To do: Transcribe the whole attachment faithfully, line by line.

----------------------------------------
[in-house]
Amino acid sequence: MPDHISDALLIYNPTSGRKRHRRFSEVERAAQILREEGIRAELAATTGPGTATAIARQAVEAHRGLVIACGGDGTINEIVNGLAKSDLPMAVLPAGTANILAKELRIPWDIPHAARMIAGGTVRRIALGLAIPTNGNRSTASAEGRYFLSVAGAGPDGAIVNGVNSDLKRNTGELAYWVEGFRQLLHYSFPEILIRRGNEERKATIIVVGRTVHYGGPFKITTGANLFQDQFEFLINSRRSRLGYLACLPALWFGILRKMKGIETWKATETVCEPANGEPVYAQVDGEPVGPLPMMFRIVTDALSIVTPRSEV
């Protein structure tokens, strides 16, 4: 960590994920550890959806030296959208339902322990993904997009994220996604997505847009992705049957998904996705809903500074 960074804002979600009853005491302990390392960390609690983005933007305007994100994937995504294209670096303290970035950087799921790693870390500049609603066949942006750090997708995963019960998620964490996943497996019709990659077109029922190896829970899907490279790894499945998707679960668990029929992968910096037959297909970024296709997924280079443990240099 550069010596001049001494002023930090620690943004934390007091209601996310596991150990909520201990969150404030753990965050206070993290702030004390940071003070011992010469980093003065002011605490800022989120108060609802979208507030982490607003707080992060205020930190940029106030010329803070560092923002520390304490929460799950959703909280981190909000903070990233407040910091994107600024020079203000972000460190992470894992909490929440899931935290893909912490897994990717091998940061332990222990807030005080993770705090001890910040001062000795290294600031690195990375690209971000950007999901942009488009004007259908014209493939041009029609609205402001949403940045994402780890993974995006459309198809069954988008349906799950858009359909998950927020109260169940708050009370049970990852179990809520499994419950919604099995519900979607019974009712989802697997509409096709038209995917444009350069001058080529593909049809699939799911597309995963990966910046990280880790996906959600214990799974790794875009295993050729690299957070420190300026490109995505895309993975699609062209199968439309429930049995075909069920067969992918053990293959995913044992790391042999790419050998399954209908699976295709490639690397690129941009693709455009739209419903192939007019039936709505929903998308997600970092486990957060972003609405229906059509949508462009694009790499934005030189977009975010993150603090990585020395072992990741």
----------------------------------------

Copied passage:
[in-house]
Amino acid sequence: MPDHISDALLIYNPTSGRKRHRRFSEVERAAQILREEGIRAELAATTGPGTATAIARQAVEAHRGLVIACGGDGTINEIVNGLAKSDLPMAVLPAGTANILAKELRIPWDIPHAARMIAGGTVRRIALGLAIPTNGNRSTASAEGRYFLSVAGAGPDGAIVNGVNSDLKRNTGELAYWVEGFRQLLHYSFPEILIRRGNEERKATIIVVGRTVHYGGPFKITTGANLFQDQFEFLINSRRSRLGYLACLPALWFGILRKMKGIETWKATETVCEPANGEPVYAQVDGEPVGPLPMMFRIVTDALSIVTPRSEV
């Protein structure tokens, strides 16, 4: 960590994920550890959806030296959208339902322990993904997009994220996604997505847009992705049957998904996705809903500074 960074804002979600009853005491302990390392960390609690983005933007305007994100994937995504294209670096303290970035950087799921790693870390500049609603066949942006750090997708995963019960998620964490996943497996019709990659077109029922190896829970899907490279790894499945998707679960668990029929992968910096037959297909970024296709997924280079443990240099 550069010596001049001494002023930090620690943004934390007091209601996310596991150990909520201990969150404030753990965050206070993290702030004390940071003070011992010469980093003065002011605490800022989120108060609802979208507030982490607003707080992060205020930190940029106030010329803070560092923002520390304490929460799950959703909280981190909000903070990233407040910091994107600024020079203000972000460190992470894992909490929440899931935290893909912490897994990717091998940061332990222990807030005080993770705090001890910040001062000795290294600031690195990375690209971000950007999901942009488009004007259908014209493939041009029609609205402001949403940045994402780890993974995006459309198809069954988008349906799950858009359909998950927020109260169940708050009370049970990852179990809520499994419950919604099995519900979607019974009712989802697997509409096709038209995917444009350069001058080529593909049809699939799911597309995963990966910046990280880790996906959600214990799974790794875009295993050729690299957070420190300026490109995505895309993975699609062209199968439309429930049995075909069920067969992918053990293959995913044992790391042999790419050998399954209908699976295709490639690397690129941009693709455009739209419903192939007019039936709505929903998308997600970092486990957060972003609405229906059509949508462009694009790499934005030189977009975010993150603090990585020395072992990741």